Berardino had followed Angelo to Boston and helped him. First they cleared the brush with a Gravely tractor and made a road from the house to the garden. Then they roto-tilled the plot. Because there wasn’t much topsoil, they brought in two truckloads of new soil from Wagon Wheel. The original farmers in Lexington were, of course, Native Americans, followed by the English and Irish. But by the time Angelo was creating his private garden, the Busa, Ricci, Cataldo, Tropeano, Cannalonga, and Chiesa family farms had become a recognized part of Lexington geography.   

Early on, Angelo realized that the garden attracted fauna. “Woodchucks, deer, chipmunks, moles, rabbits and birds come into the garden so, with my father’s help, I put in a chain link fence, a chicken wire fence and a birdnet. Even though the fence was five feet high, the deer would jump over it and eat everything except the tomatoes. They particularly loved the parsley. I learned that there was a family of woodchucks every hundred feet. Like in Venezuela, where the monkeys used to eat the fruit, I learned to share.”

Every March, Angelo starts 120 tomato seedlings – keeping just a few for himself. They include three different strains and have a special significance since they were given to him by Marianne’s late cousin a week before he died. “I never find it boring to plant and transplant,” he says. “You’re actually promoting life and get rewarded with real fruit.” At the end of May or beginning of June – depending on the weather — he puts them and his other seedlings in the garden. “We are in the middle of hills, in a valley where cold air sets in. The plants didn’t like it when I planted them. They just sat there and didn’t grow for two or three weeks so I noticed that we were a few degrees cooler than downtown Lexington. I have to wait an extra week.”

“I water by hand with a hose. I don’t like using a sprinkler because that way I was watering the weeds and they love it. I also developed a watering tool that allows me to water each plant from outside the fencing. Lately I turn on the water using my cellphone, usually every other day depending on how wet the season is. This summer, I hardly did it. I had to pick tomatoes every other day because the wetness makes the ripe tomatoes crack. You learn a lot about the weather while gardening. I try to keep weeds down with layers of lawn clippings or leaves. I stake the tomatoes and tie them with string like my father and grandfather did.” 

In mid-July, Angelo begins picking large yellow zucchini flowers to bake or fry according to his late mother’s recipe. Some of the zucchini squash itself is sliced, breaded and baked into zucchini chips.The tomatoes are used for sauce and salad, or just plain.  He usually goes out to garden at about 6:30 in the morning, “alone with the birds, communing with nature. Sometimes I listen to classical music. I spend usually an hour or two before I change and go to work in my office in Waltham.” Sometimes his grandchildren come to water the plants.

When Angelo and Marianne Tortola’s son Carl was born in 1980, a Belmont neighbor gave them a cutting from his fig tree. “In Italy, you start a family, you need a fig tree. In Italy and in Venezuela the temperature stayed warm enough to leave the fig tree where it was. In Belmont, it did not, and every year I had the task of burying the fig tree, on a slant, putting leaves and soil on top so it would survive the winter. In Lexington, if you put it in a big pot, prune its branches, and keep it in an unheated garage, it will do the same. But since it’s potted, the root system needs to be trimmed every three or four years.”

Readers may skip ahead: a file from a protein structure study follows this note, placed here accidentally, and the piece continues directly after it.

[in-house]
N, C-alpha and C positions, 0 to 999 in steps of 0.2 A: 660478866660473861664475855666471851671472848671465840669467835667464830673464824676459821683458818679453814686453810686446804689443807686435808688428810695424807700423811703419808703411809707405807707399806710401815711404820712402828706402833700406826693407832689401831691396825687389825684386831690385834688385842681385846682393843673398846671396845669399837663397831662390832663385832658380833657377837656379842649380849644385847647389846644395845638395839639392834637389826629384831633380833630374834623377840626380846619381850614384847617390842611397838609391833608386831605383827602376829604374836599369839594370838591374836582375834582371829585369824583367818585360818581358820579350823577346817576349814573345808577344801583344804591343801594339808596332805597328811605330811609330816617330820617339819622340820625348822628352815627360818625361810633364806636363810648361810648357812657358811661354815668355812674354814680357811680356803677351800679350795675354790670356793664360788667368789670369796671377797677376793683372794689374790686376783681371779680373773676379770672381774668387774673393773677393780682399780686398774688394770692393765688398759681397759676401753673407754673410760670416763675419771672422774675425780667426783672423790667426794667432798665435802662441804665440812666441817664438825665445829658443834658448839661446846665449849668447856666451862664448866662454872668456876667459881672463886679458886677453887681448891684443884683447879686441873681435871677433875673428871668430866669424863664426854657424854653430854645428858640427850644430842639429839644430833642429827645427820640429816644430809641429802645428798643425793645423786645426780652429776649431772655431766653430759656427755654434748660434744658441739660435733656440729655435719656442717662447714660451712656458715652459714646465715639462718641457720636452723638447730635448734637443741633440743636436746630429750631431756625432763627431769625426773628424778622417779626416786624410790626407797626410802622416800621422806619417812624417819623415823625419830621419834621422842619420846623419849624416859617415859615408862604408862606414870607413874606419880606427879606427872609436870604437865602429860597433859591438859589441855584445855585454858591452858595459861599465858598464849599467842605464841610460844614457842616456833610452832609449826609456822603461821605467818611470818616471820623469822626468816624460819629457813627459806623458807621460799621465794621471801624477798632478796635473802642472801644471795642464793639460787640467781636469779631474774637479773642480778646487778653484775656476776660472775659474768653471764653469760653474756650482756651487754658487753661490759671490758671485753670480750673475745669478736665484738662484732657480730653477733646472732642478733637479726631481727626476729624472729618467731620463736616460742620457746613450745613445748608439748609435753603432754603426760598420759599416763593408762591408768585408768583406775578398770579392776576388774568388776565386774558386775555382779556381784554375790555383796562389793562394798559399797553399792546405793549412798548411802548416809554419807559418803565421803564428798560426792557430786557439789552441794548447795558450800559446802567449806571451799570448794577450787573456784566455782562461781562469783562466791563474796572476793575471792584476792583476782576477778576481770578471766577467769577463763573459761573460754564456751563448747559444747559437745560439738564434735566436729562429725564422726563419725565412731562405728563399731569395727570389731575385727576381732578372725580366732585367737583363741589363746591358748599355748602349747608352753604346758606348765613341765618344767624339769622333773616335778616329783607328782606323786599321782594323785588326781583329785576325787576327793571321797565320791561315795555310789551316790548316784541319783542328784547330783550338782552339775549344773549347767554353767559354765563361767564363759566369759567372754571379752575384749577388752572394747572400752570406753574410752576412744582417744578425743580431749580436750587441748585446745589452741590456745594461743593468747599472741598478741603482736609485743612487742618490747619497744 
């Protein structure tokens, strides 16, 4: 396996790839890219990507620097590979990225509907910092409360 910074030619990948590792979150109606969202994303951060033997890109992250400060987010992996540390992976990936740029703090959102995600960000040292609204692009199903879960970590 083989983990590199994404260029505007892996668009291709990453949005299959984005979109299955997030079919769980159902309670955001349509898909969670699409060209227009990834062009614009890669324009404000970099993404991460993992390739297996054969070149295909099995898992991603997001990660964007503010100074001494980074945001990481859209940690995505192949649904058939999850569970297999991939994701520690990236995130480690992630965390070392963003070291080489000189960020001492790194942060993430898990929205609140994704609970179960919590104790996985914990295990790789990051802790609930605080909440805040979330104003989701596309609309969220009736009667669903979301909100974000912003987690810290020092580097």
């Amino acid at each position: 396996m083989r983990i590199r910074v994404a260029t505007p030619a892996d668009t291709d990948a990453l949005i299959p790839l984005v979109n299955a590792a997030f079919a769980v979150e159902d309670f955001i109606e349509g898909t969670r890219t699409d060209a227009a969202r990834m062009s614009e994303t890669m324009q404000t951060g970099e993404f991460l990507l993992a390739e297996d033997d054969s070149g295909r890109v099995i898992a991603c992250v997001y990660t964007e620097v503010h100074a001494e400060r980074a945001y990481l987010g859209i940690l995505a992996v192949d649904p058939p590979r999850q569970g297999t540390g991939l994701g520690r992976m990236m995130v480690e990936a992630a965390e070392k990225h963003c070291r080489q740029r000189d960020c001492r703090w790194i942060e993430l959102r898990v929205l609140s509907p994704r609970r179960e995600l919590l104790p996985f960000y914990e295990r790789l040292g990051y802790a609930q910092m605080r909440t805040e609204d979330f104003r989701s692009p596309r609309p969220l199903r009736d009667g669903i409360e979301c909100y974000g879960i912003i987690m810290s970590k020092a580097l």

A pulley system Angelo designed to lift fig trees from their pots so he can trim the roots. / Credit: Angelo Tortola

To do that, Angelo designed a pulley system involving his son’s old basketball hoop stand. He places the pot beneath the hoop, pulls the tree from the pot onto a table and cuts about half of the volume of the root system. He keeps the pots on rollers and ties up the branches so he has room for his two cars. “The trees start to sleep in November and, over the winter, I give them each maybe a half gallon of water per month just to keep the roots moist.” 

He has given away many cuttings and maintains a fig tree email list as well as a tomato group, “young folks — not all Italian, not all family.” Every year they send him photos of their trees and ask him when and what to trim. He keeps his own mature fig trees in large pots at the end of his driveway where the asphalt keeps the plants warm and they greet him when he returns from his office. 

At 74, he continues to be President and CEO at VTi Medical, Inc in Waltham. “Everything I do is who I am,” he says. “I apply my knowledge to my surroundings every day. I learned that my fig trees produce daughter trees, either from cutting that I take or from their roots. If you’re interested, please get in touch.”

Helen Epstein is a veteran journalist and author. If you would like to suggest an (Extra)ordinary Lexingtonians please write to

HELEN EPSTEIN ( is a veteran journalist. Her latest book is Getting Through It: My Year of Cancer during Covid.

Join the Conversation


  1. Great idea for a column. I used to do a Meet your Neighbor piece for my local paper and enjoyed interviewing locals. This one is so interesting! E

  2. Such a lovely story and delighted to have neighbors in our community like Angelo! Where can we find more info about the fig and tomato groups? I am a third generation Italian-American and my tomatoes did not do well this season. I could use some tips to have a more fruitful crop. I also adore figs and would love to invest the energy in cultivating these and have no idea where to start.

  3. What a lovely article. But how does one get on the fig email list? Enquiring novice fig growers want to know!